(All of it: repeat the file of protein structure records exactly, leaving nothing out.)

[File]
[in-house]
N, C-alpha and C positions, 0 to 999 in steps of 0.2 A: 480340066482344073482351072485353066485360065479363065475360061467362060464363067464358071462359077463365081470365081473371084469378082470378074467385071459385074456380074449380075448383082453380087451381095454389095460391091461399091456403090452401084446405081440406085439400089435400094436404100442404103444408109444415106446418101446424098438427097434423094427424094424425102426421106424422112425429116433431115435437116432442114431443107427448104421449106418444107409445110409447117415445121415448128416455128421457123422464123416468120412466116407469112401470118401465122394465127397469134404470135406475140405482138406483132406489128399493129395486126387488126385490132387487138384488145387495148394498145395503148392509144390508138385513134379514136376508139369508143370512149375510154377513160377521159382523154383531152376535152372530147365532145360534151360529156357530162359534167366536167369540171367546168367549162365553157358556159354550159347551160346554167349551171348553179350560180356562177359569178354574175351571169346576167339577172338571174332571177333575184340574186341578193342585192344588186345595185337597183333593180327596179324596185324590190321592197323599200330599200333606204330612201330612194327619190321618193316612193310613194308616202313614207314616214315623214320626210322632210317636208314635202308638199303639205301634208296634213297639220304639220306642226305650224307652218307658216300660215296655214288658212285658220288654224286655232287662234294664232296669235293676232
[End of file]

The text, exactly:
[in-house]
N, C-alpha and C positions, 0 to 999 in steps of 0.2 A: 480340066482344073482351072485353066485360065479363065475360061467362060464363067464358071462359077463365081470365081473371084469378082470378074467385071459385074456380074449380075448383082453380087451381095454389095460391091461399091456403090452401084446405081440406085439400089435400094436404100442404103444408109444415106446418101446424098438427097434423094427424094424425102426421106424422112425429116433431115435437116432442114431443107427448104421449106418444107409445110409447117415445121415448128416455128421457123422464123416468120412466116407469112401470118401465122394465127397469134404470135406475140405482138406483132406489128399493129395486126387488126385490132387487138384488145387495148394498145395503148392509144390508138385513134379514136376508139369508143370512149375510154377513160377521159382523154383531152376535152372530147365532145360534151360529156357530162359534167366536167369540171367546168367549162365553157358556159354550159347551160346554167349551171348553179350560180356562177359569178354574175351571169346576167339577172338571174332571177333575184340574186341578193342585192344588186345595185337597183333593180327596179324596185324590190321592197323599200330599200333606204330612201330612194327619190321618193316612193310613194308616202313614207314616214315623214320626210322632210317636208314635202308638199303639205301634208296634213297639220304639220306642226305650224307652218307658216300660215296655214288658212285658220288654224286655232287662234294664232296669235293676232